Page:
Today, if you stand at the corner of Second and Amsterdam facing west, you see this view.
If you were in the same spot in about 1913, it would have looked something like this.
The building on the right dates from 1900 and was built by Joseph Boyer when he moved his Boyer Machine Company - lock, stock and barrel - from St. Louis to Detroit. If you spend much time looking for information on Boyer and Detroit you can easily find a lot of mis-information. That's because Boyer moved two companies - lock, stock and barrel - from St. Louis to Detroit. The second move was of the American Arithmometer Company in 1904. That company was renamed shortly after its arrival in Detroit as the Burroughs Adding Machine Company.
Here are better views of those two buildings. First, here is the Boyer Machine Company as pictured in an article from the March 8, 1901 issue of The Railway Age.
That article, incidentally, credits factory superintendent A. J. Doughty with the idea for the "sawtooth roof" that provides natural light to the facility. That same information is also found in American Machinst of approximately the same date. They also credit the architecture to Louis Mullgardt of St. Louis. I mention that because Albert Kahn sometimes gets the credit for both. Kahn probably did work on the project as Mullgardt's representative in Detroit. He was "between firms" at the time and struggling.
The Burroughs factory on the south side of the intersection was frequently shown in company advertising on postcards and blotters. By 1913 it looked like this.
By the early 1920s it had expanded to fill two full blocks and the preferred vantage point for picturing the complex shifted a couple of blocks to the south on Second.
Let's go back to the beginnings of that Burroughs factory in 1904 and take a closer look. As always, if you are interested in anything related to computers and computer companies, the place to go to is the Charles Babbage Institute on the campus of the University of Minnesota. Among the many treasures at CBI are a series of construction photos taken from the northeast corner of Second and Amsterdam as the American Arithmometer factory took shape. This one was taken on August 16, 1904.
|Photo Courtesy of Charles Babbage Institute|
This building was definitely Albert Kahn's work. Drawings, specifications, bid documents and project management were all by Kahn. Take a close look at the photo and you can see evidence of Kahn's partnership with his brother on their reinforced concrete technology. Also, note the front door to Boyer Machine Company - although by then, it was a part of Chicago Pneumatic Tool Company (CPTCo). Boyer had sold his Machine company in order to buy a majority interest in the adding machine company.
There is not much left from 1904 on the corner of Second and Amsterdam. The CPTCo plant was actively producing the "Boyer Hammer" until the company consolidated much of their production in Utica, NY, in 1950 and the plant was closed. It was torn down and became a parking lot for General Motors headquarters employees. The Burroughs manufacturing plant was torn down in 1967 except for the three large buildings at the south end. Those were stripped to their skeletons and remodeled to form the Burroughs World Headquarters building. Later, they were sold to the Henry Ford Health System, their current owner. Perhaps you can see the resemblance on the Third Avenue side.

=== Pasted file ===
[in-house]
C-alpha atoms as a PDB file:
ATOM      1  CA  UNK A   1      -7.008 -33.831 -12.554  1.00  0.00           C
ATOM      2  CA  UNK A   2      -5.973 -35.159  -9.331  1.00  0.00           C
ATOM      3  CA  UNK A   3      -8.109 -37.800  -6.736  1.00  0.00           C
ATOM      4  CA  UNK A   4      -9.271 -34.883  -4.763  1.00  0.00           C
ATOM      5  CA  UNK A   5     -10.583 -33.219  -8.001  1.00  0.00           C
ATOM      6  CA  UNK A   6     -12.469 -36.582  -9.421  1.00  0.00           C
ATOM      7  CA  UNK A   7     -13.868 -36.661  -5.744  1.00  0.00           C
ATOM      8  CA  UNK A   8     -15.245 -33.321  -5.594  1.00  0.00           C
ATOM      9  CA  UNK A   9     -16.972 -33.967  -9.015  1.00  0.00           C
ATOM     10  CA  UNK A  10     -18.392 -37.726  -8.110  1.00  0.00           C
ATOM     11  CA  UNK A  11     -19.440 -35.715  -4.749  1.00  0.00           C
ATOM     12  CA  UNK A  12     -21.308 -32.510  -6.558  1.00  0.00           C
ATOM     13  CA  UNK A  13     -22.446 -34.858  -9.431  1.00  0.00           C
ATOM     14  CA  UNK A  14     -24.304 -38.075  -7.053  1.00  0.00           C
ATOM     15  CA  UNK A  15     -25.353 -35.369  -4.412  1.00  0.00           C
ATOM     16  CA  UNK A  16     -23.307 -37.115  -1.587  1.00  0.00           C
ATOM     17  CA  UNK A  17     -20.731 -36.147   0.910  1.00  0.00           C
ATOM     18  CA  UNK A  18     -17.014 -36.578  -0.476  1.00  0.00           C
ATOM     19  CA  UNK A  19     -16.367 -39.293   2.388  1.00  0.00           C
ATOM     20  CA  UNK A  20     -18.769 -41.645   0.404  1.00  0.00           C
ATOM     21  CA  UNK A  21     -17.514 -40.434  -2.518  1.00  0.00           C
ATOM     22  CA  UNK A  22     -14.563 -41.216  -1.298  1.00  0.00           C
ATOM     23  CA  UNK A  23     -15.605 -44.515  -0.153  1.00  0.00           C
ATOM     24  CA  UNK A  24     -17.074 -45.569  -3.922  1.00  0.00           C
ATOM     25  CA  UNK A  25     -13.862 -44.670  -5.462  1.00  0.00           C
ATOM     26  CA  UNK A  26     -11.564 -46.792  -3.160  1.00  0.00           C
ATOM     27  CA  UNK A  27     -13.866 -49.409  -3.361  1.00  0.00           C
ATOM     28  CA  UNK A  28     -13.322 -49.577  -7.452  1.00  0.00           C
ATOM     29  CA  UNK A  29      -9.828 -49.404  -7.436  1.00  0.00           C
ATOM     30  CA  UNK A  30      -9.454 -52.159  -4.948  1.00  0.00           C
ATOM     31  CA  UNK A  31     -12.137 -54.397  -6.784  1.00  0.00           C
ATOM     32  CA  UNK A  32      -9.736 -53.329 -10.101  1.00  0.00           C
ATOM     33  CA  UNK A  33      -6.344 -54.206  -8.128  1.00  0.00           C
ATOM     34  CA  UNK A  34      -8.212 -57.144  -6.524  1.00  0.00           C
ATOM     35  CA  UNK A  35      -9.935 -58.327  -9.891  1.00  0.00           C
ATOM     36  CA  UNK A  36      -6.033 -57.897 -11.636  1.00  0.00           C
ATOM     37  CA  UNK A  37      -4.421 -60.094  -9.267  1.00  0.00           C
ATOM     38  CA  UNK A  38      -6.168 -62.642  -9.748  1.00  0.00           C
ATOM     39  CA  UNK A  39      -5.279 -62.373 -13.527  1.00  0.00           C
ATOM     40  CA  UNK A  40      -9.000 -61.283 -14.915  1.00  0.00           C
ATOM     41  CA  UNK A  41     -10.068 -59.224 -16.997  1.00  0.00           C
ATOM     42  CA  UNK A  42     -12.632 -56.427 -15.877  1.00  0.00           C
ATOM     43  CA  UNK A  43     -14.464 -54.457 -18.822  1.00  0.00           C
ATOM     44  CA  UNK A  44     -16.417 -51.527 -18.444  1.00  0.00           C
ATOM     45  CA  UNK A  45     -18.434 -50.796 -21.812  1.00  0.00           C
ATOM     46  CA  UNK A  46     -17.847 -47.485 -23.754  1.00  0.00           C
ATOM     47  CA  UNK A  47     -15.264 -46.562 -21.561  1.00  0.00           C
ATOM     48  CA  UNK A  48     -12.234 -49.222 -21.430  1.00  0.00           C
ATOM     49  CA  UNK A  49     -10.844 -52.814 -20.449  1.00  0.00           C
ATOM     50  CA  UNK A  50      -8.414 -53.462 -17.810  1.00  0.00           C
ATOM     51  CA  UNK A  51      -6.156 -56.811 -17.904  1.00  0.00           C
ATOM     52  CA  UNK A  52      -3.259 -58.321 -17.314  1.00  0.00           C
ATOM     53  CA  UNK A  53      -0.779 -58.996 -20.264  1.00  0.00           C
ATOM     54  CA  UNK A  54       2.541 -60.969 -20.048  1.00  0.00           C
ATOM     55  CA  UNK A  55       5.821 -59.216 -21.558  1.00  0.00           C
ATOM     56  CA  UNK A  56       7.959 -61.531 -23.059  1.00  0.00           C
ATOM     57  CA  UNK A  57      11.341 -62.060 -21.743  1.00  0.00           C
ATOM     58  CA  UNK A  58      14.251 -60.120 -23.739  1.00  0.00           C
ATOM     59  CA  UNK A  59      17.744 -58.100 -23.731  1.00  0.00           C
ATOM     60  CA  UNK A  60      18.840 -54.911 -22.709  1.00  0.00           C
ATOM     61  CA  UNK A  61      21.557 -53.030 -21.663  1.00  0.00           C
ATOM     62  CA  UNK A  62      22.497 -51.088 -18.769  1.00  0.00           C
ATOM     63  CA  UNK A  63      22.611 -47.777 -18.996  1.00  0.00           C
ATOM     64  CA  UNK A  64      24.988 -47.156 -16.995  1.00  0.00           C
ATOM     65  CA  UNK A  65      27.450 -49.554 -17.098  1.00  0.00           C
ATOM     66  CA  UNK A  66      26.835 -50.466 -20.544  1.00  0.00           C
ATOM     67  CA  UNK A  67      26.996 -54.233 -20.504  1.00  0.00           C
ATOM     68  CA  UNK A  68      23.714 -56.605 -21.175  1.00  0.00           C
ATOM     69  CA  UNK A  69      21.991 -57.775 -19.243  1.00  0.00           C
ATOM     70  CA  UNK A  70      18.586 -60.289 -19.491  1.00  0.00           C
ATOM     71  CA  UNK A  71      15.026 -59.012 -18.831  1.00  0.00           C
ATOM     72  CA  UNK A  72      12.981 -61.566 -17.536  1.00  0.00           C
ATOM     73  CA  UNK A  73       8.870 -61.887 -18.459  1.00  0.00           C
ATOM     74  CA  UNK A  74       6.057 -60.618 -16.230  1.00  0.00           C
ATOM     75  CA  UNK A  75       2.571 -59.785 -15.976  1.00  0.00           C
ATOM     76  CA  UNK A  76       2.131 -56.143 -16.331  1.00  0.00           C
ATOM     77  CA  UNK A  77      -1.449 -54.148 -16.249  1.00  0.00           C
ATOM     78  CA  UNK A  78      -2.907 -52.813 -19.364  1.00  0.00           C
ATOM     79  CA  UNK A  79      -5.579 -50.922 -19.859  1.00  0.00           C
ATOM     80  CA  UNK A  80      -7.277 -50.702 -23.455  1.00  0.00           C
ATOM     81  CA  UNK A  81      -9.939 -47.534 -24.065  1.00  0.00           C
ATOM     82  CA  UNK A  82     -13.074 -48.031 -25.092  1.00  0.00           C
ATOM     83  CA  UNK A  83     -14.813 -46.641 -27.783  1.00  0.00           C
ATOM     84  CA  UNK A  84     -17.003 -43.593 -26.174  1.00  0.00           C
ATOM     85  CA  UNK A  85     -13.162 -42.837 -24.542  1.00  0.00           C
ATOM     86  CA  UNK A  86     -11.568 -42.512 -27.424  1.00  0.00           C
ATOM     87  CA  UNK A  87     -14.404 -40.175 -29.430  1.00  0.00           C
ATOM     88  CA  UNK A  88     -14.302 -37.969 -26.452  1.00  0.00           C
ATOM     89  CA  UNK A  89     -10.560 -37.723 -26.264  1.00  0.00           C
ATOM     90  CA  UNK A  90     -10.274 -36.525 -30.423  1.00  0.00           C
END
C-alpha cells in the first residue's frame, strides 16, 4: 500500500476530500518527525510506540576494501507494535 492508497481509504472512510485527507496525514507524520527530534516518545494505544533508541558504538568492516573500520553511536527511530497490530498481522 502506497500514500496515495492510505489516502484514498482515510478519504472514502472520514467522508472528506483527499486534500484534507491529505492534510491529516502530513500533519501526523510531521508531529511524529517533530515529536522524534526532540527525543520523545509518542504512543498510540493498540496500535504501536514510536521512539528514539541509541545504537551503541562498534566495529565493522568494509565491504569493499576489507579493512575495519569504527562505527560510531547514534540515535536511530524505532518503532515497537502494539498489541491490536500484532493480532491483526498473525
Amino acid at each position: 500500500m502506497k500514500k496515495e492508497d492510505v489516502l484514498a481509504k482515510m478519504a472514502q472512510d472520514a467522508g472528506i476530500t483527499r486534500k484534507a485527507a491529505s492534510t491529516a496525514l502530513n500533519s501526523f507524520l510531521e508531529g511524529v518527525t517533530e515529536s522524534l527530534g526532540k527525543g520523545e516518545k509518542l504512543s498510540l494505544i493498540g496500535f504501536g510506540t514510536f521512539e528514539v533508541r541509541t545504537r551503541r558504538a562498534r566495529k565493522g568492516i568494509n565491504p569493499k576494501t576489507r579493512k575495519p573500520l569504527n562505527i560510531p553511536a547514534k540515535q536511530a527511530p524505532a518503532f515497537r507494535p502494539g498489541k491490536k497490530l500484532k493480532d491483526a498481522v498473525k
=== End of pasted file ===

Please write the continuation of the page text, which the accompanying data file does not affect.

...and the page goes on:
But wait, didn't the title suggest something more about Henry Ford than that? Let's return to the year 1899. During August, Henry Ford and his backers formed the Detroit Automobile Co. and Ford became factory supervisor a block away over at 1343 Cass Avenue (Detroit addresses were renumberd in 1921. Amsterdam marked the beginning of the 1300s prior to that.) Henry, his wife Clara and son Edsel moved into a rental unit at 1292 Second.
Living just across the street, Ford must have been very curious when Boyer's new factory began to take shape in the summer of 1900. In fact, we know that Ford was a frequent visitor to Boyer's shop. He met the man who would become his chief engineer, C. Harold Wills,(follow that link to Wikipedia and you will see some of the confusion that arises between Boyer's two businesses) at Boyer's shop. Ford obviously liked the neighborhood. When he constructed his first significant plant, it was less than five blocks away on Piquette Avenue.
This map shows the locations of the Ford-related sites in blue, Boyer's plant in green and the ever-expanding Burroughs Adding Machine Company plant in red.
And while we are on the corner of Second and Amsterdam, lets take a look at the one building that does remain from 1904. Turn and look to the northeast. That condominium complex is made up of one old building and an adjacent newer addition.
That was the Caille Brothers slot machine factory. The construction photos of the 1904 American Arithmometer factory were taken from its roof. Notice the brick and stone at the top?
Well, that's it for my contribution to the history of the New Amsterdam Historic District. I suppose I should get out my Wikipedia ID and update a little of that entry - like the "Burroughs Typewriter" caption on the photo, but I don't have the energy for it today.